Questions about purchasing bicycles and parts
11 posts • Page 1 of 1
I have been pumping my steamroller of a mtb around for years, it's time to hop on roady and so I thought I better ask for some advice.
I am about to purchase a road racing bike and do not want to spend more than $500+/-. I plan to use it for the round the Bay in October. My options are: $480 for a new 56cm CellS2200, or $525 for a 57cm Avanti Corsa Pro 2000/01 model. Which way would you advise I go?
Any advice would be much appreciated.
By the way I am 6'0" and have an inseam of 84.5cm and I don't want to end up regretting the wrong decision.
I can't comment on the bikes but both are good brands. A good bike shop is just as important as a good bike - remember, once they have your money, they'll be the ones making it work for you until you can do everything yourself.
A good fitting bike is critical so make sure the lbs spends a bit of time looking at that.
With that price, you would be well served to look at second hand bikes.
Don't forget the extra kit you'll need to - helmet, gloves (as important as the crash hat), clothing (though you can get away with normal street kit), shoes (especially if you're going for a clipless system), floor pump for at home, puncture repair kis and tools, pump for on the bike, water bottles, lock. The extras can add up if you aren't careful ... and even if you are
I had a good bike ... so I fixed it
Even though I am new to the whole road bike market I was kind of in your situation. I was looking at 2nd hand vs. new around that range. Like other members have said, fit is important. SO if you go new, at least you are going to get a good fit by the bike shop and they will look after you.
If its a matter of new vs. second hand and the second hand fits and is in good condition then I would go second hand. You can generally get better components for the price (especially ~$500). Supposedly the S2200 has some random shimano groupset vs. the 105 or Ultrega of the Avanti (what is it?) The S2200's groupset is not even Sora which is what is put on entry level bikes.. it also has down tube shifters which I wouldn't mind on a $100 80's racer but probably not on a new bike. But, these are the points that I considered, it may not bother you at all and i bet it works foine! so check it out anyway. Plus, I couldn't try it out as nobody stocks Cell in SA and thus getting a pro fit would cost me.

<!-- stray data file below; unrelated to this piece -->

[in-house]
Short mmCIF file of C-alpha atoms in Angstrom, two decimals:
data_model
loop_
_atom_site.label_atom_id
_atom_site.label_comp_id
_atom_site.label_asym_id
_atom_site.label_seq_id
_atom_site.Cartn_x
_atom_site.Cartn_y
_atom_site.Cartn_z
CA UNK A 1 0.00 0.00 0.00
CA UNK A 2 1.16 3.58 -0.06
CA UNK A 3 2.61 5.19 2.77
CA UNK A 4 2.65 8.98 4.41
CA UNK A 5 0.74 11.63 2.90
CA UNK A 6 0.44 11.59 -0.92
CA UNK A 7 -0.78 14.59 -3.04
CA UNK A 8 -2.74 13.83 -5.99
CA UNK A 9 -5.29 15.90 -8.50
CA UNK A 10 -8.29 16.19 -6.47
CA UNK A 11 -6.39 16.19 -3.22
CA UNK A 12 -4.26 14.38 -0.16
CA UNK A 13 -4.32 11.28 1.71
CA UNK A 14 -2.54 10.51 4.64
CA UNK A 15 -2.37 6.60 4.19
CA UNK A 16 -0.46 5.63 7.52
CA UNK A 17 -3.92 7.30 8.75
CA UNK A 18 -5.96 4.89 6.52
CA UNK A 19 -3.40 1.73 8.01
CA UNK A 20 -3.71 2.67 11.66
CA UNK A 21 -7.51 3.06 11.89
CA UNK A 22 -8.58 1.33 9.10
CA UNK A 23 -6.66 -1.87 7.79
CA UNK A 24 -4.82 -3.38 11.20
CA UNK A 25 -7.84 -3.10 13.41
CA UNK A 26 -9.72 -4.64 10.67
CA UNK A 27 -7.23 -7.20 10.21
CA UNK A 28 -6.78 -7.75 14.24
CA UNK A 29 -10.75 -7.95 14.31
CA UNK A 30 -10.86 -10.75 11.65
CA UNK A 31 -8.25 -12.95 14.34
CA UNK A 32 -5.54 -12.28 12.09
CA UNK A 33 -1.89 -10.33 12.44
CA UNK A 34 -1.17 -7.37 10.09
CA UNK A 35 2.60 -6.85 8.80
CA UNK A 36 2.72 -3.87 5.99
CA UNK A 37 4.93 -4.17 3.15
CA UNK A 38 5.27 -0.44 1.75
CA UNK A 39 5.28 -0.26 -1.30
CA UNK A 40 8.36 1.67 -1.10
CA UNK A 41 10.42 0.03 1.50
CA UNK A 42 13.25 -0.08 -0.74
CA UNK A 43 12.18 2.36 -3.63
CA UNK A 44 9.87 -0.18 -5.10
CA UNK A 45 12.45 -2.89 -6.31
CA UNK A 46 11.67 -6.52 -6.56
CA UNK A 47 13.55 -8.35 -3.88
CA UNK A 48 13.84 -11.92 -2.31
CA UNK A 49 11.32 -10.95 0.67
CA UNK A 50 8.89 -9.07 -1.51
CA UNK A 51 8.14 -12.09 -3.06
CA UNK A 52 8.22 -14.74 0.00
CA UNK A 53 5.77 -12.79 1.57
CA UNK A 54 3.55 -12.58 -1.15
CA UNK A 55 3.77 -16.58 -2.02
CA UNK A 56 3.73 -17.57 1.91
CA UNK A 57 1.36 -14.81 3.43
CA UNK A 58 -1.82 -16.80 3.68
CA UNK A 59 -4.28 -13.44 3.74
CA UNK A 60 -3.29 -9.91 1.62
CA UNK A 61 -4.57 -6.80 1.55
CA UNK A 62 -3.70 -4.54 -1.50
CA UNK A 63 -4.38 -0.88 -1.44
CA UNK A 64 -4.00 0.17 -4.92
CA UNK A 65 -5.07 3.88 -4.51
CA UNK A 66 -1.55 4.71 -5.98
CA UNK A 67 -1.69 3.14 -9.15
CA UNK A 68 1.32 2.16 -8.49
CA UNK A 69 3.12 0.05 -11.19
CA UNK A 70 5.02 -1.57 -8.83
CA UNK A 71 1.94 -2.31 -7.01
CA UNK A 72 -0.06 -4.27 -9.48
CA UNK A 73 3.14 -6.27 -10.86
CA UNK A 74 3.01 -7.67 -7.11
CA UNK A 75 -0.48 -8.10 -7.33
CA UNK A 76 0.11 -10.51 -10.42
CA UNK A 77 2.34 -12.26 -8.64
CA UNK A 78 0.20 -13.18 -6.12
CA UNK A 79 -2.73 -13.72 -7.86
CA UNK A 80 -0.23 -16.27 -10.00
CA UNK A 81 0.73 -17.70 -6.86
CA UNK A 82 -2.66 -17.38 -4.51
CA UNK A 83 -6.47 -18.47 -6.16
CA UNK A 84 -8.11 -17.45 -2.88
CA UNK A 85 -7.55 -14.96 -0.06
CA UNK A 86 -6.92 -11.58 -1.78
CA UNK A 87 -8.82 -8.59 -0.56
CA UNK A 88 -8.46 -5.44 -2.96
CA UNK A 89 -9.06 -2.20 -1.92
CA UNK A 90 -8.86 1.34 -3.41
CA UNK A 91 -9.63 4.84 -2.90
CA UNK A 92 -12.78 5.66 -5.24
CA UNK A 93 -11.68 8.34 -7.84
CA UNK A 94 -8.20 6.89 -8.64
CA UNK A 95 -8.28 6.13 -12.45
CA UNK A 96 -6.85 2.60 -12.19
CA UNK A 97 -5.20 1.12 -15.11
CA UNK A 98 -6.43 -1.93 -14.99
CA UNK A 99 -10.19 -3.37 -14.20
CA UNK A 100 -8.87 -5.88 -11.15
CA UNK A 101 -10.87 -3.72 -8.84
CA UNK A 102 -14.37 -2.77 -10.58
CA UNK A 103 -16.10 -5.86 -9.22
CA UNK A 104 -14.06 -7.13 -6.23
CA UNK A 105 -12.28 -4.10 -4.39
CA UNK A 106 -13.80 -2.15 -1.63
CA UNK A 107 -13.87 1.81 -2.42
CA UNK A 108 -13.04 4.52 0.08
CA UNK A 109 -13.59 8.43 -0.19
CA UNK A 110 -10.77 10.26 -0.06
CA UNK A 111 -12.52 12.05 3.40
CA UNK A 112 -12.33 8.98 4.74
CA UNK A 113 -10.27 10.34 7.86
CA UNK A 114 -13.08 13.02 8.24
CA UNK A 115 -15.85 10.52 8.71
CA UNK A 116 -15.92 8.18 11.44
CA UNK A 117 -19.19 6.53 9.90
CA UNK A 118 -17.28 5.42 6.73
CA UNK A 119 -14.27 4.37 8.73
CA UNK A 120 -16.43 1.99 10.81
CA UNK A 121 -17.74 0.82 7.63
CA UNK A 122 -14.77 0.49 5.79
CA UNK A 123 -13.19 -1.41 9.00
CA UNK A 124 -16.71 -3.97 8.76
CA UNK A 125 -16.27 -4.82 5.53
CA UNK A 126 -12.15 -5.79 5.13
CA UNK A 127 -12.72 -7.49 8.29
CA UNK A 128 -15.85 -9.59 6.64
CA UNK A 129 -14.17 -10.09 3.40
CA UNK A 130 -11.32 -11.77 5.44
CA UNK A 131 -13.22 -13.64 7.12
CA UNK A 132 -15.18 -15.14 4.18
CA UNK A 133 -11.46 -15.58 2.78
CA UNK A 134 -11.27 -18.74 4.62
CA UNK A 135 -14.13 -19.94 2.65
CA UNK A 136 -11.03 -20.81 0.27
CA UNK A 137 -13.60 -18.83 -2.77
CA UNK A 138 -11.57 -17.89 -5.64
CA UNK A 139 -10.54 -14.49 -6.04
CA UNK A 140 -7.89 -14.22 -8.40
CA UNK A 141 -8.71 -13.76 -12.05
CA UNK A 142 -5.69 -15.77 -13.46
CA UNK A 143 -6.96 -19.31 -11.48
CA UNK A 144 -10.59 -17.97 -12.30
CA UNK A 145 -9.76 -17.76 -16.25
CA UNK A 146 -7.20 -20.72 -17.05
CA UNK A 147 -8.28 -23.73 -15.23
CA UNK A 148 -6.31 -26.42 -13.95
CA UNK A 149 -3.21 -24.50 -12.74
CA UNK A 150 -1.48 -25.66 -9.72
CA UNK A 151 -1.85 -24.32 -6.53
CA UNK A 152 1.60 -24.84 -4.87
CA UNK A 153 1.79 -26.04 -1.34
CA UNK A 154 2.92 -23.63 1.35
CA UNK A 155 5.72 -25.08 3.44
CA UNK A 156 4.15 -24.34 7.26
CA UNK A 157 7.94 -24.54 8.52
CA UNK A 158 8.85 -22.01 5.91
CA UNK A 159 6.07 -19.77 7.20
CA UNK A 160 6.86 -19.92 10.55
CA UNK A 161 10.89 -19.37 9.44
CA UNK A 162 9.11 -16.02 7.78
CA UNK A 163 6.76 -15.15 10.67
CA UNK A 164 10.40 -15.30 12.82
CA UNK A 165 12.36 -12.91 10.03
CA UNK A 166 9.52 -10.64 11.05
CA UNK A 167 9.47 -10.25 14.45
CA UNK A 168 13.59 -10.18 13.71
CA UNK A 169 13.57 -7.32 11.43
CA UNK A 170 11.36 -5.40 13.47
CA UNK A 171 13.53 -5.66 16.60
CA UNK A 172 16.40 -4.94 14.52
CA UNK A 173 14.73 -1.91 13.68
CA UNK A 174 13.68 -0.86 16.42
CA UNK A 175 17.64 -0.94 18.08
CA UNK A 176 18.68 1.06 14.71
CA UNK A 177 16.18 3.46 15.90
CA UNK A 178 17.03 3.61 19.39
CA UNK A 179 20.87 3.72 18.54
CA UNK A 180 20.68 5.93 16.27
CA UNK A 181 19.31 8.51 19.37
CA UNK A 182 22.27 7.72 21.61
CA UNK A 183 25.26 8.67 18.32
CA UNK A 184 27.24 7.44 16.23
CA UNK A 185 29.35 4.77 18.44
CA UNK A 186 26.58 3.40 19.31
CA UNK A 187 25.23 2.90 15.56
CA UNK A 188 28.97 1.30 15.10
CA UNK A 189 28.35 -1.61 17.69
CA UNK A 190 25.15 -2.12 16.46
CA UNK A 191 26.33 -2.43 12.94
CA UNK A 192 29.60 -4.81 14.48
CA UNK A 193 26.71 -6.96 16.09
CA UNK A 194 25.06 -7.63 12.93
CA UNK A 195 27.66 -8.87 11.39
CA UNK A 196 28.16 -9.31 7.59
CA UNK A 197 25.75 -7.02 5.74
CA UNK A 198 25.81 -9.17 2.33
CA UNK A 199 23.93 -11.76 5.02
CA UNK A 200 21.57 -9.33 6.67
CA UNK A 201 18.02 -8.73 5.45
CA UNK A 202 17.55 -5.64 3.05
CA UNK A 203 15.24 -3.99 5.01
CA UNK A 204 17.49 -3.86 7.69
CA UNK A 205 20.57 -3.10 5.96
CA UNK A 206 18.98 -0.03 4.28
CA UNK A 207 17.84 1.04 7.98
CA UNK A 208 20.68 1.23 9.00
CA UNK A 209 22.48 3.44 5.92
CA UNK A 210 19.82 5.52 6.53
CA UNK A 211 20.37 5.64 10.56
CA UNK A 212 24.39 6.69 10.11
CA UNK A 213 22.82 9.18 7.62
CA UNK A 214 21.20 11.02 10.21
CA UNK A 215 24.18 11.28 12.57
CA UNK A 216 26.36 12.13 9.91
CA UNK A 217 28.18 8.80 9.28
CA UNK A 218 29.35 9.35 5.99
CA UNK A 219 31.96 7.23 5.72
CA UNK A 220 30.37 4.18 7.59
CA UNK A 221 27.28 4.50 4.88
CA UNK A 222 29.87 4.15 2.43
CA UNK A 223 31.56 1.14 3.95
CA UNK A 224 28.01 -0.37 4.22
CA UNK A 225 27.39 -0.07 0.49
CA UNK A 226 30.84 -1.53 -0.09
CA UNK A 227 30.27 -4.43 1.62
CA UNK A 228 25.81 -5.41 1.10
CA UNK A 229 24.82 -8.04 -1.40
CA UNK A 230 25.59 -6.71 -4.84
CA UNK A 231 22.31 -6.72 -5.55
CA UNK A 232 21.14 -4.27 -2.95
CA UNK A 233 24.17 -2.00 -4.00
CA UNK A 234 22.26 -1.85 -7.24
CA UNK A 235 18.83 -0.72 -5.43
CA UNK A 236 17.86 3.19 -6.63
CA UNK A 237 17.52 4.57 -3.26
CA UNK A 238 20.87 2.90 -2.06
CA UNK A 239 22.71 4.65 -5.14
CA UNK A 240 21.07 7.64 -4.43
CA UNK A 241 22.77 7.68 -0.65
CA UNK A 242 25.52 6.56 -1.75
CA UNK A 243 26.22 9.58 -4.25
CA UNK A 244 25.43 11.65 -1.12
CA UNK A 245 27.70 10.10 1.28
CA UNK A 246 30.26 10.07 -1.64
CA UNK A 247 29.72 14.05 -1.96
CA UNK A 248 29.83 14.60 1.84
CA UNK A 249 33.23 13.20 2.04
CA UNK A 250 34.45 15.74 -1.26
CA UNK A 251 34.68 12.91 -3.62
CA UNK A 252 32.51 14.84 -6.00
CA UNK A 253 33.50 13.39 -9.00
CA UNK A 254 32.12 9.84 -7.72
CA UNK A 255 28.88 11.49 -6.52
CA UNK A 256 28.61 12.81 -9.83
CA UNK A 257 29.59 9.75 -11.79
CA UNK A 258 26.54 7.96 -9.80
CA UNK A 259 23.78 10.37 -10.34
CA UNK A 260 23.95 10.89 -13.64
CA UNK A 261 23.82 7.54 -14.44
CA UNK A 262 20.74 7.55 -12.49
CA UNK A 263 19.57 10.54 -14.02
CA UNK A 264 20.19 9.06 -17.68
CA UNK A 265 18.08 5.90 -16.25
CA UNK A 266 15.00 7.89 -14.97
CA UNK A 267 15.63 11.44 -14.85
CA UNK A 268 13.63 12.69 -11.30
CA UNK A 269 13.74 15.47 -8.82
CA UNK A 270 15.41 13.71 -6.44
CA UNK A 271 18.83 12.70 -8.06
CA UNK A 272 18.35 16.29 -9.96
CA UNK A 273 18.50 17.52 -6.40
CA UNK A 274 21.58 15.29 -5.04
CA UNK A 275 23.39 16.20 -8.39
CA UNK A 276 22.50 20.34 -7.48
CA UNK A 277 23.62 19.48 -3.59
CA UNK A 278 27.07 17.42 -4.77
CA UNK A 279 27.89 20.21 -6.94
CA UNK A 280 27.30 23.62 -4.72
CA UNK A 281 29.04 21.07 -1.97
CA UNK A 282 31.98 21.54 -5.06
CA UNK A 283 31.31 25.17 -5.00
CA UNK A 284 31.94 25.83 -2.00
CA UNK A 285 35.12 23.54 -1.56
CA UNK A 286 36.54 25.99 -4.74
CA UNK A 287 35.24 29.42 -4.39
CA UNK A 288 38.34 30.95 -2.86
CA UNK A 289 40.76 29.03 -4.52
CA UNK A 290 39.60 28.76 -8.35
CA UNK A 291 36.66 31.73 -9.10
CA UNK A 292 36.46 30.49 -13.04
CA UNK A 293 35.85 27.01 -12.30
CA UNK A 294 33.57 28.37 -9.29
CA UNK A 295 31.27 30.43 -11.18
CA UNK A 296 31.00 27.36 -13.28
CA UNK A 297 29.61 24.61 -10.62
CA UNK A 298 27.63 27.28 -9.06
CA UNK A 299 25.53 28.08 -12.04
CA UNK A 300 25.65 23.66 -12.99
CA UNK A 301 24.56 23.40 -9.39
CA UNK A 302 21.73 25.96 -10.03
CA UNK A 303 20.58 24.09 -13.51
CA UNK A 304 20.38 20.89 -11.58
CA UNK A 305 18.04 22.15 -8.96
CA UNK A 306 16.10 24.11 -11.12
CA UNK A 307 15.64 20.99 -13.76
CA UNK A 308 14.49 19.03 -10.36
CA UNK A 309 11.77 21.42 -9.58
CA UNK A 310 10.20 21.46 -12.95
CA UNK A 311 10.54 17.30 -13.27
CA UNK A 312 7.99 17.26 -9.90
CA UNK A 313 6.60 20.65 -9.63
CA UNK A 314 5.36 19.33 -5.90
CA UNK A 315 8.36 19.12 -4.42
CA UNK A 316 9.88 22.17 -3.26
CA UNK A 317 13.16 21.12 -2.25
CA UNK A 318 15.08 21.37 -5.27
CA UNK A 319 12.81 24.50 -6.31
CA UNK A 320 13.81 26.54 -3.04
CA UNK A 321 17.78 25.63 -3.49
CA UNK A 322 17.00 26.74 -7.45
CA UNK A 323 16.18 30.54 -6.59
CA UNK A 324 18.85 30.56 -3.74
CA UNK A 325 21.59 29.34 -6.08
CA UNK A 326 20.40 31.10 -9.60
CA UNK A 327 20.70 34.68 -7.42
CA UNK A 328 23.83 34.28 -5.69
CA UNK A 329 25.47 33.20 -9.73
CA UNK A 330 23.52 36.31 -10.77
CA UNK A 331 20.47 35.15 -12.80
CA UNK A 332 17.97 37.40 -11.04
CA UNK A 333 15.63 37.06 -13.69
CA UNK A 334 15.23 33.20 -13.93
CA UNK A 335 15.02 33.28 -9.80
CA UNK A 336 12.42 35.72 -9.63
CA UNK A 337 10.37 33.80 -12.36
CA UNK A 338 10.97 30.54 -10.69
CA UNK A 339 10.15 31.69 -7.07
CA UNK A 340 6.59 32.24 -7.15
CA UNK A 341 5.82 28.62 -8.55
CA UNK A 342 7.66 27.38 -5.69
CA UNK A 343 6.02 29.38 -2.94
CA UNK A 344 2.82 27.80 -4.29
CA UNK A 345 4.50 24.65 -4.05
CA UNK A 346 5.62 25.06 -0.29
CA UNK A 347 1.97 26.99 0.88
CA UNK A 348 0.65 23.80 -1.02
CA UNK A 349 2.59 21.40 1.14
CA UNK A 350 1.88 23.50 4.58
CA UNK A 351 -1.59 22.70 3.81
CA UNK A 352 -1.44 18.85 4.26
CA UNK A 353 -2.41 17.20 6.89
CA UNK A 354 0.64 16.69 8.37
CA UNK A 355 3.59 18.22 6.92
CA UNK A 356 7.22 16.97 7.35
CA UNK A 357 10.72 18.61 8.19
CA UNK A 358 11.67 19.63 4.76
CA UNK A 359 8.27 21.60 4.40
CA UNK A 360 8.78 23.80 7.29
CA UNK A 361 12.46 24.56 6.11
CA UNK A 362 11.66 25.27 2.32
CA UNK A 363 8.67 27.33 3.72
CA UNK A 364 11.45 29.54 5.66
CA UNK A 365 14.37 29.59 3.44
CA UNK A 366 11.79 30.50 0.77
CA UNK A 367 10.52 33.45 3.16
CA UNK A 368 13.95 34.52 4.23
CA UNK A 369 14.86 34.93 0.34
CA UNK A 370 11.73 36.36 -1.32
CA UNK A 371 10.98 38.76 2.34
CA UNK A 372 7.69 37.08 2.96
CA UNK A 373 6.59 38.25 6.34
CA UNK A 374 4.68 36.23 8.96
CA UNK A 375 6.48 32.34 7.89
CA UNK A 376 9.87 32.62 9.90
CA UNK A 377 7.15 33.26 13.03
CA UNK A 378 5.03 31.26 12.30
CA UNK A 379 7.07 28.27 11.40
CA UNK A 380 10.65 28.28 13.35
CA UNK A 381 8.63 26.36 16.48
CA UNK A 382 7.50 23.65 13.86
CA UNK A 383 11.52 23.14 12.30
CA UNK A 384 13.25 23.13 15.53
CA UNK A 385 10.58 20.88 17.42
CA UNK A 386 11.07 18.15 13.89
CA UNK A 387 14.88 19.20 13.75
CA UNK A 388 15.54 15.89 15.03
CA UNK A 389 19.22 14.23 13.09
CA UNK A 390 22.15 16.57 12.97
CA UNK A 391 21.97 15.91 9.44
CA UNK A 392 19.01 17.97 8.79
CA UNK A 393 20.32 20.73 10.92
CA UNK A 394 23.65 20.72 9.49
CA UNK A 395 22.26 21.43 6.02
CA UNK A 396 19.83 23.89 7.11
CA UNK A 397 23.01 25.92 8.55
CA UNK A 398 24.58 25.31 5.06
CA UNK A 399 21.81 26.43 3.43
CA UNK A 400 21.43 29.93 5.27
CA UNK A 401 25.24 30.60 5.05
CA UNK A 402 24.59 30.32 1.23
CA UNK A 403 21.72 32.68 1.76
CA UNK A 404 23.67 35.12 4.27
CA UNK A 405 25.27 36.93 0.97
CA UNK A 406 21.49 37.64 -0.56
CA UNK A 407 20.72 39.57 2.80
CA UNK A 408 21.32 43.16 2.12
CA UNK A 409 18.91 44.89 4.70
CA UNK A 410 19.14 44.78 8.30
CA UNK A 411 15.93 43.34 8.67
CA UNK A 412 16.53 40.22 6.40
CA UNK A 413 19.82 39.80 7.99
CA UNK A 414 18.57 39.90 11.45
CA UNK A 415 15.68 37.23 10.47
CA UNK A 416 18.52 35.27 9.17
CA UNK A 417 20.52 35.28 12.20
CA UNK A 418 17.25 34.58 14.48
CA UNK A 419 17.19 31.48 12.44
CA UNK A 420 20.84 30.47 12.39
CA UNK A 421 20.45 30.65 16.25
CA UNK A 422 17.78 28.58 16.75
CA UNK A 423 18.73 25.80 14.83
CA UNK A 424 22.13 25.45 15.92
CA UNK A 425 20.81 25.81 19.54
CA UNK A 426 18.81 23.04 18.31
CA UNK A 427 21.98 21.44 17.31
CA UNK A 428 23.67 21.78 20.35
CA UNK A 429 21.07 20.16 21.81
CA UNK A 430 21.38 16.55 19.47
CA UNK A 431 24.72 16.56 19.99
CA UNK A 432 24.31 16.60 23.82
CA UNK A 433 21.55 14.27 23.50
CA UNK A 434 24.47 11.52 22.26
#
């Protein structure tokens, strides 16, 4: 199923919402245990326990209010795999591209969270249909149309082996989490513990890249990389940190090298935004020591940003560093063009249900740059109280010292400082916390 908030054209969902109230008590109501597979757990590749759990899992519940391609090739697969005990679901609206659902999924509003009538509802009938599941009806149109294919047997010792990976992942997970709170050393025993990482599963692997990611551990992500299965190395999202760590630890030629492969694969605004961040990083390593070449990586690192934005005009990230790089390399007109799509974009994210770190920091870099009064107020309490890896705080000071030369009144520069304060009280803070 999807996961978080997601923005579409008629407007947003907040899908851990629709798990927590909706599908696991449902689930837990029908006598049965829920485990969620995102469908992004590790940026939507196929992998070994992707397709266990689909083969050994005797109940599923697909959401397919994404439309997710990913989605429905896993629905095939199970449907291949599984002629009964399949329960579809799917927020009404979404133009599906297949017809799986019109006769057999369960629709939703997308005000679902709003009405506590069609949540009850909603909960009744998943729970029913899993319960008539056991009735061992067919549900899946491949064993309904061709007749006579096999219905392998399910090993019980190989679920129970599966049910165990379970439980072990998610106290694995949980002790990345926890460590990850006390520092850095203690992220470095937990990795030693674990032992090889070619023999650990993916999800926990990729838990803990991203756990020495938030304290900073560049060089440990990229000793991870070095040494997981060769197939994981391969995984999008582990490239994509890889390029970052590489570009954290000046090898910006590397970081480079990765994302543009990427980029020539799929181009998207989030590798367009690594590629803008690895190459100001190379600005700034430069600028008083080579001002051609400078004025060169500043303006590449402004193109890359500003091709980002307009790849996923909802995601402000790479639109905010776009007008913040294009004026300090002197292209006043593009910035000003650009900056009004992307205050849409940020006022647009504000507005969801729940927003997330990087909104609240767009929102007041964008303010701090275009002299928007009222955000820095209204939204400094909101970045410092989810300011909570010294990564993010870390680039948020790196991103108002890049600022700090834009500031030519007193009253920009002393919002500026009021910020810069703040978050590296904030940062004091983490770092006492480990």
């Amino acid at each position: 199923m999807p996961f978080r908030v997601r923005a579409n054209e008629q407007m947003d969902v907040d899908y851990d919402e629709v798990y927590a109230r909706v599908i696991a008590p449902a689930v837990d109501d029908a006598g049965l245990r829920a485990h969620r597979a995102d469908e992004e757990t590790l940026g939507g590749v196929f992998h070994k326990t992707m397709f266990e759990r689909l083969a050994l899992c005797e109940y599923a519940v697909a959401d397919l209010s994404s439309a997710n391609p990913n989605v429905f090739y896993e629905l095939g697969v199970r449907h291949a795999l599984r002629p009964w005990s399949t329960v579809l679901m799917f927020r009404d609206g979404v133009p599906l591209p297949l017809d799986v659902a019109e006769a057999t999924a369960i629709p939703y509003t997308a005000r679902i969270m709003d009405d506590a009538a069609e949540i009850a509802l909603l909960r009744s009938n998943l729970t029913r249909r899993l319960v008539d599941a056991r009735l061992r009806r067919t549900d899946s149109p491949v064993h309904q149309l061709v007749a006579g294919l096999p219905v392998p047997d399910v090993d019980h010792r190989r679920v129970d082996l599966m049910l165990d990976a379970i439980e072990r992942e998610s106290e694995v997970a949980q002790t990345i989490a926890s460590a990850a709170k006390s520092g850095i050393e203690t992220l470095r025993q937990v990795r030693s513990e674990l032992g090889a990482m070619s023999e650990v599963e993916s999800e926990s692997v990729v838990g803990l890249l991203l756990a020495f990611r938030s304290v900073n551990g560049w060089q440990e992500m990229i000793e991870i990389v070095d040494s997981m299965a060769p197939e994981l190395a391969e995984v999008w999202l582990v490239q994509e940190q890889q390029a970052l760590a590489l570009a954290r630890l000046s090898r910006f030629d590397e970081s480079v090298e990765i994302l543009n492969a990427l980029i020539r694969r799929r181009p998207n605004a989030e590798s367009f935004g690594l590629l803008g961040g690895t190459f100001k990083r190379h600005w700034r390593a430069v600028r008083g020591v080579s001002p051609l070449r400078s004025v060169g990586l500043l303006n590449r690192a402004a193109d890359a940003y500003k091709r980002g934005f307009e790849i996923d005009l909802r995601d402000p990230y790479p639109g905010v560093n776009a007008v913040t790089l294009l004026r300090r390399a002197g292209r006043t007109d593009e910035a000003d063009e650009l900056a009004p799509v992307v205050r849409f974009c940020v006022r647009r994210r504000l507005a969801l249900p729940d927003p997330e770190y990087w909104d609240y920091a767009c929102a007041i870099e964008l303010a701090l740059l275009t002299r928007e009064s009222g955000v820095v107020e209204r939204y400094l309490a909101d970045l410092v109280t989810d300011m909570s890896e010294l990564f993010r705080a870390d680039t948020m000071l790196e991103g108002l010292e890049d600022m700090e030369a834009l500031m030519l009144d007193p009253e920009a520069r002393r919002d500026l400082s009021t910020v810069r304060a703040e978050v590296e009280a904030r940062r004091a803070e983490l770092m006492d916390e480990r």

And remember, you can always sell your bad decisions, sometimes at no loss
Love your work, MG,
I bought the origignal Diamante for my First ATB (same Ferry as Pittman the Athlete no less), and haven't looked back. Last Year I did it on a 2005 Tommasini Diamante with ease (210kms at 29kph). This Year it will be on a Tommasini CarboMach with Record......
So advice for our mate...buy a good 2nd hand Italian classic. There's nothing else near them. If you can get a Tommasini, you're made.
PS MG, when are U coming for the ATB. Your welcome to stay at our house. the fourth bedroom is the bikeroom, and it's yours if you want it. Join our group, it's a hoot.......
The CarboMach has no chrome --you're right. But what do don't see is the faultless welding of the Titanium by Irio Tommasini himself, and the forging of the carbon rear triangle and front forks.......it's sex on wheels.
For the chrome, (and I agree with your sentiments) I have the other Tommi's......It sounds like you've bought a new Techno?? Prey Tell hombre
Thanks one and all for your advice, I think I hear you that bike 'fit' is pretty critical. Plus, after the first few posts (thanks BTW), I did some sums and realised I'd be up for another $500 on the other parafenalia! Another thing I found was that this Avanti Corsa needs 'clincher'(all-in-one) tires which cost about at least $40 each, and in this case, I need to buy 4 of them. This is all swaying me back to look for what people refer to as 'a good second hand' bike.
...bit of a step down I know, but there's this KHS Flite 300 (2cm "too big") on ebay, and an Apollo. I think I might take a stab at one these humble entry level type bikes...
But tomorrow's another day!!!
um, clincher tyres are the usual tyres on 99% of the bikes you'll ever see.
they're called that because they clinch into the rim, held on by the pressure in the tube.
btw, why would you need 4 tyres? i'd start with 2, wear them out, then decide what you liked/didn't like about them, and get the next 2 accordingly.
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